# 3 we are assuming that houston electronics is a

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3 We are assuming that Houston Electronics is a corporation, and corporations are required to pay income taxes. PDF Watermark Remover DEMO : Purchase from to remove the watermark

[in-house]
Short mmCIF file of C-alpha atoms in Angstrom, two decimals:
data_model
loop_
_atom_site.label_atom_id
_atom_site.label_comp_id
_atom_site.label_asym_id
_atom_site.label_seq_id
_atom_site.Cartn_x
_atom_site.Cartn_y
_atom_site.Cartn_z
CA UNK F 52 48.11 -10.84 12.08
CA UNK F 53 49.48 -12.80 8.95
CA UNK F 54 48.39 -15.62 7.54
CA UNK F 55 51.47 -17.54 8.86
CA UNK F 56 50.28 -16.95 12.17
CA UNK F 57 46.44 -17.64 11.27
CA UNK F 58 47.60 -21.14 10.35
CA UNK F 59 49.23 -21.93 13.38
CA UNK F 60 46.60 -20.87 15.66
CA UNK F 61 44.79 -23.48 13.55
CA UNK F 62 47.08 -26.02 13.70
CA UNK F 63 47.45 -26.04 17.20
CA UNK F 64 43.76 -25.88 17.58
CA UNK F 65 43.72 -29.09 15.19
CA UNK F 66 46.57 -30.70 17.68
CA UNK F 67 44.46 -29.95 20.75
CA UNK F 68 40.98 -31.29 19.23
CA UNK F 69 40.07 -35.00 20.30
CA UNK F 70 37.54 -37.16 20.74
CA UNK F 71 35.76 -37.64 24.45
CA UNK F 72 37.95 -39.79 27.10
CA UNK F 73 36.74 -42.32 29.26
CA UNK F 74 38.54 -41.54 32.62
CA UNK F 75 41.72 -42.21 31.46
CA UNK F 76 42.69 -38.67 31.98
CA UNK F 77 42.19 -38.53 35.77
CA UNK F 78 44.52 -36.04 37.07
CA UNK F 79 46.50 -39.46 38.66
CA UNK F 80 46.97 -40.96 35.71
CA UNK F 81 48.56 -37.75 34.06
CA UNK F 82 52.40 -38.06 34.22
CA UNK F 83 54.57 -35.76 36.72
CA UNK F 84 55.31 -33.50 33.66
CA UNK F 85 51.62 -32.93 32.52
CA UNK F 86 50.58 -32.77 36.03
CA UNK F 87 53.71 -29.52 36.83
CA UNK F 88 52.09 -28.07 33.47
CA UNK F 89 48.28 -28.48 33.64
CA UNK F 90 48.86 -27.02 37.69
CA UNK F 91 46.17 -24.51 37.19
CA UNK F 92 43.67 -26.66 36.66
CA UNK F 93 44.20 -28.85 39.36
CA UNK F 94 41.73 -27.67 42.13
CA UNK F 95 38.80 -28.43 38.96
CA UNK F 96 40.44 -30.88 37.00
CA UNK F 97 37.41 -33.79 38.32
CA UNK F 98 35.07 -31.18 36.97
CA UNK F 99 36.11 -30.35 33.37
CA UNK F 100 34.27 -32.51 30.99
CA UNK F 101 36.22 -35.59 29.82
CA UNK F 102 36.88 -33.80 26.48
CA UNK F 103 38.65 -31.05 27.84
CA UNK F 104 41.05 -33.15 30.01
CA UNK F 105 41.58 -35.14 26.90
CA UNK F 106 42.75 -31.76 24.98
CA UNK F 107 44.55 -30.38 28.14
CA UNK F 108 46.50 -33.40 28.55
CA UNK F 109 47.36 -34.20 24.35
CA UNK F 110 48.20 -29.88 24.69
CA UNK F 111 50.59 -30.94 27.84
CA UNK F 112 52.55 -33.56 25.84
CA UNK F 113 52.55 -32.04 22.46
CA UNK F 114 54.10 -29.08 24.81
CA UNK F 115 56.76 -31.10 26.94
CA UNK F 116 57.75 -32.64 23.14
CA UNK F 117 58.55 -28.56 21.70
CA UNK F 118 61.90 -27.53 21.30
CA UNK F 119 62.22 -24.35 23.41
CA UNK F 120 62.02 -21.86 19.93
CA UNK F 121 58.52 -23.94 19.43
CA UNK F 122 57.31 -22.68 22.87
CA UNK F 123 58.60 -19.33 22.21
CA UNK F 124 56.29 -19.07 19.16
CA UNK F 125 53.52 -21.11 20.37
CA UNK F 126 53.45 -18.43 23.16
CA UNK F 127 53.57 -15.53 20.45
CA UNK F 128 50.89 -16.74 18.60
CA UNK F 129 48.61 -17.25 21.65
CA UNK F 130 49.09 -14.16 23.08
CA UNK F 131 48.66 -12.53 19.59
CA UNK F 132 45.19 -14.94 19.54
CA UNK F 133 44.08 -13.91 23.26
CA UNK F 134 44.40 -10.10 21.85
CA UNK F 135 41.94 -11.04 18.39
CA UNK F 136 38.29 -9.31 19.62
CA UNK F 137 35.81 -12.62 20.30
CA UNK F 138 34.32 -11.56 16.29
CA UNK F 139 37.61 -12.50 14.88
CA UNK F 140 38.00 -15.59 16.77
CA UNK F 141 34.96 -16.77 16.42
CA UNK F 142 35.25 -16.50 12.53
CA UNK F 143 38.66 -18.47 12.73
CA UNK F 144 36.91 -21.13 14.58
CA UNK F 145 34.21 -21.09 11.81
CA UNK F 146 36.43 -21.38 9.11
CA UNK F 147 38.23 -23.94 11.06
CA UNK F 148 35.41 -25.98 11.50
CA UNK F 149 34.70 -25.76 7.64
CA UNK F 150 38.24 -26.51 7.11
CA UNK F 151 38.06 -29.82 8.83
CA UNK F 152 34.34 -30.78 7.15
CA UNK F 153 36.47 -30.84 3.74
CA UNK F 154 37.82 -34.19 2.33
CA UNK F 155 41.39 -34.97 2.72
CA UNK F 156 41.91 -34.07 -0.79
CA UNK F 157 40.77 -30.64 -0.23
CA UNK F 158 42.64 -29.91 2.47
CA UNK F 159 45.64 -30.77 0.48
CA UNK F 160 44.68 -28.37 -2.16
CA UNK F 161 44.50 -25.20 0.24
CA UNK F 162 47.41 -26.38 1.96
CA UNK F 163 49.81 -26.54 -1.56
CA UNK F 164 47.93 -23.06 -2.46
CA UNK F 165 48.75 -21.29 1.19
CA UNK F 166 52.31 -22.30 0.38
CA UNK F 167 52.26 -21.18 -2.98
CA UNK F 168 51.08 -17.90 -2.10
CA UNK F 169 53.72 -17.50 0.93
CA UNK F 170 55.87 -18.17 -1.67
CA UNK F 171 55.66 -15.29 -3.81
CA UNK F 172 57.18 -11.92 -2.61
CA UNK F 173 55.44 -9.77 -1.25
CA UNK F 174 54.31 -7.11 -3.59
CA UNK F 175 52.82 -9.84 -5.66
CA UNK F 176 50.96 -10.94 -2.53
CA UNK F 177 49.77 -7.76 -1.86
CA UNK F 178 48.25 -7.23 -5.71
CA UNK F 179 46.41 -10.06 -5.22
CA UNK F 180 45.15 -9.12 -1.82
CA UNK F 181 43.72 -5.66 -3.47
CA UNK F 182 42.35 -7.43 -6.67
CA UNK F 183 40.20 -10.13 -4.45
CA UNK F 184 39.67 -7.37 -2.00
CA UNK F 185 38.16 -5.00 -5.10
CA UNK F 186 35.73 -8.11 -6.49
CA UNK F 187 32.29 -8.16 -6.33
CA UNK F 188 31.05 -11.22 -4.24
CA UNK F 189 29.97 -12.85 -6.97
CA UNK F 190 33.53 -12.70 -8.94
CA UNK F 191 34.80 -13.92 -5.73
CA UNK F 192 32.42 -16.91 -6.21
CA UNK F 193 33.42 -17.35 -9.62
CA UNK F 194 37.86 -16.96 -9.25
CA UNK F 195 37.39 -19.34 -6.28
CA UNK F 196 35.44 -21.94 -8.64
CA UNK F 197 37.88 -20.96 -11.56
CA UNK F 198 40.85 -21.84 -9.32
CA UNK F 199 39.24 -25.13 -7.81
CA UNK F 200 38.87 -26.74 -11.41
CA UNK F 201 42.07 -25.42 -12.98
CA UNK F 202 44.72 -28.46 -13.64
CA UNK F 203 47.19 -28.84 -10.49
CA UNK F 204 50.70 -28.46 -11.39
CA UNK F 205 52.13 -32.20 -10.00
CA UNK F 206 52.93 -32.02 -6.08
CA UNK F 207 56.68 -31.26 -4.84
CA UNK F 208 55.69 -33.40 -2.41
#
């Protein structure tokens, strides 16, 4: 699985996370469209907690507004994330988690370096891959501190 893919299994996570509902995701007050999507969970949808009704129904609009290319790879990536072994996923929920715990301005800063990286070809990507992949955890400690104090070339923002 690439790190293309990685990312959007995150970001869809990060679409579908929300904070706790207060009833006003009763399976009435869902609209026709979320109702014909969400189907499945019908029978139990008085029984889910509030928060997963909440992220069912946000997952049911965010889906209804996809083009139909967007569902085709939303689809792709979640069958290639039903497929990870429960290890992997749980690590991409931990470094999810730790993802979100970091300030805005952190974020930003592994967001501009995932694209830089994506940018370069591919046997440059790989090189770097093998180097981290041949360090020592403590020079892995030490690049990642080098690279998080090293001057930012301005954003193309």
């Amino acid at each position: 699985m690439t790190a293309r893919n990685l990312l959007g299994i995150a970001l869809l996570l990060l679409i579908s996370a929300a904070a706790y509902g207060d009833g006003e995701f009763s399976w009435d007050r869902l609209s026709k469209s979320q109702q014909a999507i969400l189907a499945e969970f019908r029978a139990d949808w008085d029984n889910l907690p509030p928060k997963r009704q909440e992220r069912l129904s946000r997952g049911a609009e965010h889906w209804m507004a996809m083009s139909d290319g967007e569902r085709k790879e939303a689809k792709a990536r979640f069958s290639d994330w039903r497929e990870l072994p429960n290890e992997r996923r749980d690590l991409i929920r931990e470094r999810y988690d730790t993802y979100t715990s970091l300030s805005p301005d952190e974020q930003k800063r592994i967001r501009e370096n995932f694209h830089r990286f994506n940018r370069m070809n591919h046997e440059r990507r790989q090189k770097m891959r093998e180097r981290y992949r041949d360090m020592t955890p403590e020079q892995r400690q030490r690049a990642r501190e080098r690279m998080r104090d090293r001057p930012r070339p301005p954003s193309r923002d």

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In periods of changing prices, the cost flow assumption can have a significant impact on income and on evaluations based on income. In most instances, prices are rising (inflation). In a period of inflation, FIFO produces a higher net income because the lower unit costs of the first units purchased are matched against rev- enues. In a period of rising prices (as is the case in the Houston example), FIFO reports the highest net income (\$2,310) and LIFO the lowest (\$1,750); average cost falls in the middle (\$2,030). If prices are falling, the results from the use of FIFO and LIFO are reversed: FIFO will report the lowest net income and LIFO the highest. To management, higher net income is an advantage: It causes external users to view the company more favorably. In addition, management bonuses, if based on net income, will be higher. Therefore, when prices are rising (which is usually the case), companies tend to prefer FIFO because it results in higher net income. Some argue that the use of LIFO in a period of inflation enables the company to avoid reporting paper (or phantom ) profit as economic gain. To illustrate, as- sume that Kralik Company buys 200 units of a product at \$20 per unit on January 10 and 200 more on December 31 at \$24 each. During the year, Kralik sells 200 units at \$30 each. Illustration 6-13 shows the results under FIFO and LIFO. Inventory Costing 261 FIFO LIFO Sales (200 H11003 \$30) \$6,000 \$6,000 Cost of goods sold 4,000 (200 H11547 \$20) 4,800 (200 H11547 \$24) Gross profit \$2,000 \$1,200 Illustration 6-13 Income statement effects compared Under LIFO, Kralik Company has recovered the current replacement cost (\$4,800) of the units sold.Thus, the gross profit in economic terms is real. However, under FIFO, the company has recovered only the January 10 cost (\$4,000). To re- place the units sold, it must reinvest \$800 (200 H11003 \$4) of the gross profit.Thus, \$800 of the gross profit is said to be phantom or illusory.As a result, reported net income is also overstated in real terms. BALANCE SHEET EFFECTS A major advantage of the FIFO method is that in a period of inflation, the costs al- located to ending inventory will approximate their current cost. For example, for Houston Electronics, 400 of the 450 units in the ending inventory are costed under FIFO at the higher November 27 unit cost of \$13. Conversely, a major shortcoming of the LIFO method is that in a period of in- flation, the costs allocated to ending inventory may be significantly understated in terms of current cost.The understatement becomes greater over prolonged periods of inflation if the inventory includes goods purchased in one or more prior ac- counting periods. For example, Caterpillar has used LIFO for 50 years. Its balance sheet shows ending inventory of \$4,675 million. But the inventory’s actual current cost if FIFO had been used is \$6,799 million.
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